Discussions over endless rounds of strong Turkish coffee in villages and cities throughout Crimea, now an autonomous republic under Ukrainian jurisdiction, inevitably led to this lament, which was repeated in a multitude of variations: "We are Crimean Tatars; we have nowhere else to go." It became almost an improvised incantation, a worn cultural narrative demonstrating the potency of an inherited place in the world. One can hear the same refrain in the idyllic village hills of Ay Sere…"We are Crimean Tatars; we have nowhere else to go." In a crumbling Soviet high-rise in the western resort city of Yevpatoria: "We didn't have any choice; this was the only place for us, and we always knew we would be here."
Their banishment attests to the destructive strength of Stalin's Red Army. Accused of conspiring with the Nazis and betraying the Soviet Union, the entire population of Crimean Tatars, approximately 200,000 people at the time, was forced onto cattle cars and carted thousands of miles to be resettled among other Turkic-language Muslim groups. Some 25 to 47 percent of the deportees died en route. Survivors were placed in "Special Settlement Camps" where they were held for more than a decade.
After the deportation, Tatar homes were given to ethnic Russian and Ukrainian Soviet citizens, and the peninsula was secured along with its strategic Black Sea port. In a fiendishly simple semantic maneuver that bears strong repercussions to this day, the modifier "Crimean" was dropped from the Tatars' passports, making them indistinguishable from a multitude of other Turkic Muslims throughout the Soviet Union.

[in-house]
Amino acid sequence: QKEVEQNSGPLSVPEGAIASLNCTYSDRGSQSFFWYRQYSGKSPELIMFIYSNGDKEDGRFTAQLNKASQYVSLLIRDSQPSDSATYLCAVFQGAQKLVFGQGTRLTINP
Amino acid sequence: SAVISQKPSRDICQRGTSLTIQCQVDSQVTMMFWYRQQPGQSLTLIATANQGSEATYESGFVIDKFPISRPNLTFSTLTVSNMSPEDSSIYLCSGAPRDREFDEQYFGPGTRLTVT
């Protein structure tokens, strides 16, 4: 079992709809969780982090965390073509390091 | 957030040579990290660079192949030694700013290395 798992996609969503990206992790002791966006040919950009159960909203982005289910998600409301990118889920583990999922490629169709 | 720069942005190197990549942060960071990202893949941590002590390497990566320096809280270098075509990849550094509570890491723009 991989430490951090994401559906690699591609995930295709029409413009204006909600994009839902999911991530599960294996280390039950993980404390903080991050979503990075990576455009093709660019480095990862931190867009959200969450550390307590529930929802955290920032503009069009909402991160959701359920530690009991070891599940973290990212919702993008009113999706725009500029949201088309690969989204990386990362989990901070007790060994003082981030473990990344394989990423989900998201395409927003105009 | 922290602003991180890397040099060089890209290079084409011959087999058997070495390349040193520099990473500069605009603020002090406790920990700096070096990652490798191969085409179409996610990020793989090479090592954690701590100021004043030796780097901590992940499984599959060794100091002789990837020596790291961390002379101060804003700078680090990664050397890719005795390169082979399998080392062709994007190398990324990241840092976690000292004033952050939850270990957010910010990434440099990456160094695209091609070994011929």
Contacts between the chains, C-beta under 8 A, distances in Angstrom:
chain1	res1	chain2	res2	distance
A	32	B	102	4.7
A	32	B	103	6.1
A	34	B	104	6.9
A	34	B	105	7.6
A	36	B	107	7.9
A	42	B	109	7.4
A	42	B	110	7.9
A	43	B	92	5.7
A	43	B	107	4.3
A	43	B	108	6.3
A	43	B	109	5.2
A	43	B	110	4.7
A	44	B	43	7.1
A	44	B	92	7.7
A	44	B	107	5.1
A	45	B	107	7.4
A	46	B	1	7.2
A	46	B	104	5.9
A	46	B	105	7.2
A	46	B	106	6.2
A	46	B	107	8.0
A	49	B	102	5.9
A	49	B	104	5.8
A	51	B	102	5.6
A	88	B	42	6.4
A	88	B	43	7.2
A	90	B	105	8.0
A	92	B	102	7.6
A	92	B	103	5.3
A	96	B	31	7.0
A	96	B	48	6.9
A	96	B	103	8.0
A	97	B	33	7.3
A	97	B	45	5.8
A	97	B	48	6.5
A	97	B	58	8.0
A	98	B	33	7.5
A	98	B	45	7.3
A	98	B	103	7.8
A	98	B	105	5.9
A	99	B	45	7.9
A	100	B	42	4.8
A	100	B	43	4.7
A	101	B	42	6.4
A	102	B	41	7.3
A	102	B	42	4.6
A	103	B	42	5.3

In 1954, on the 300th anniversary of a short-lived treaty between the Russian tsar and the Ukrainian Cossacks and 10 years after the forced deportation of the Tatars, Nikita Khrushchev, then the head of the Soviet Union, offered Crimea to the Ukrainian Soviet Socialist Republic as a token of friendship. Word soon spread of an aggressive Soviet action to repopulate Crimea with Slavs, for whom the temptation to relocate was understandable; in this mythologized Eden of the Empire, settlers were guaranteed homes, sometimes with beds already made and the previous summer's apricot preserves and canned tomatoes waiting in the pantry.